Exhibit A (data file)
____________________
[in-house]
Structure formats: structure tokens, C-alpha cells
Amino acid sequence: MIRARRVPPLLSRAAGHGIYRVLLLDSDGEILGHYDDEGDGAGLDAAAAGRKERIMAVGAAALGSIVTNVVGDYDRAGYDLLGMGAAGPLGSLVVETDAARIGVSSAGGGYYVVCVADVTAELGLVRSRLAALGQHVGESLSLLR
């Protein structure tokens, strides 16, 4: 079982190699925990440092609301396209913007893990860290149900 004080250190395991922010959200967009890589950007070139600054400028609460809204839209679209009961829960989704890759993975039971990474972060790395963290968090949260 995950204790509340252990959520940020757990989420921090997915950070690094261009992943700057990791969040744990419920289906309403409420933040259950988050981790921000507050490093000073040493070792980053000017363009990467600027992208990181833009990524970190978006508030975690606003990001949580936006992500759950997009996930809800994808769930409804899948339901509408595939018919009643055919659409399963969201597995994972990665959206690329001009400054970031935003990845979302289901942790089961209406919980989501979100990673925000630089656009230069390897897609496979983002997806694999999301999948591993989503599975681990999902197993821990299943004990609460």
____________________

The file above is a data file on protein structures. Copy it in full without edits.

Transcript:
[in-house]
Structure formats: structure tokens, C-alpha cells
Amino acid sequence: MIRARRVPPLLSRAAGHGIYRVLLLDSDGEILGHYDDEGDGAGLDAAAAGRKERIMAVGAAALGSIVTNVVGDYDRAGYDLLGMGAAGPLGSLVVETDAARIGVSSAGGGYYVVCVADVTAELGLVRSRLAALGQHVGESLSLLR
């Protein structure tokens, strides 16, 4: 079982190699925990440092609301396209913007893990860290149900 004080250190395991922010959200967009890589950007070139600054400028609460809204839209679209009961829960989704890759993975039971990474972060790395963290968090949260 995950204790509340252990959520940020757990989420921090997915950070690094261009992943700057990791969040744990419920289906309403409420933040259950988050981790921000507050490093000073040493070792980053000017363009990467600027992208990181833009990524970190978006508030975690606003990001949580936006992500759950997009996930809800994808769930409804899948339901509408595939018919009643055919659409399963969201597995994972990665959206690329001009400054970031935003990845979302289901942790089961209406919980989501979100990673925000630089656009230069390897897609496979983002997806694999999301999948591993989503599975681990999902197993821990299943004990609460």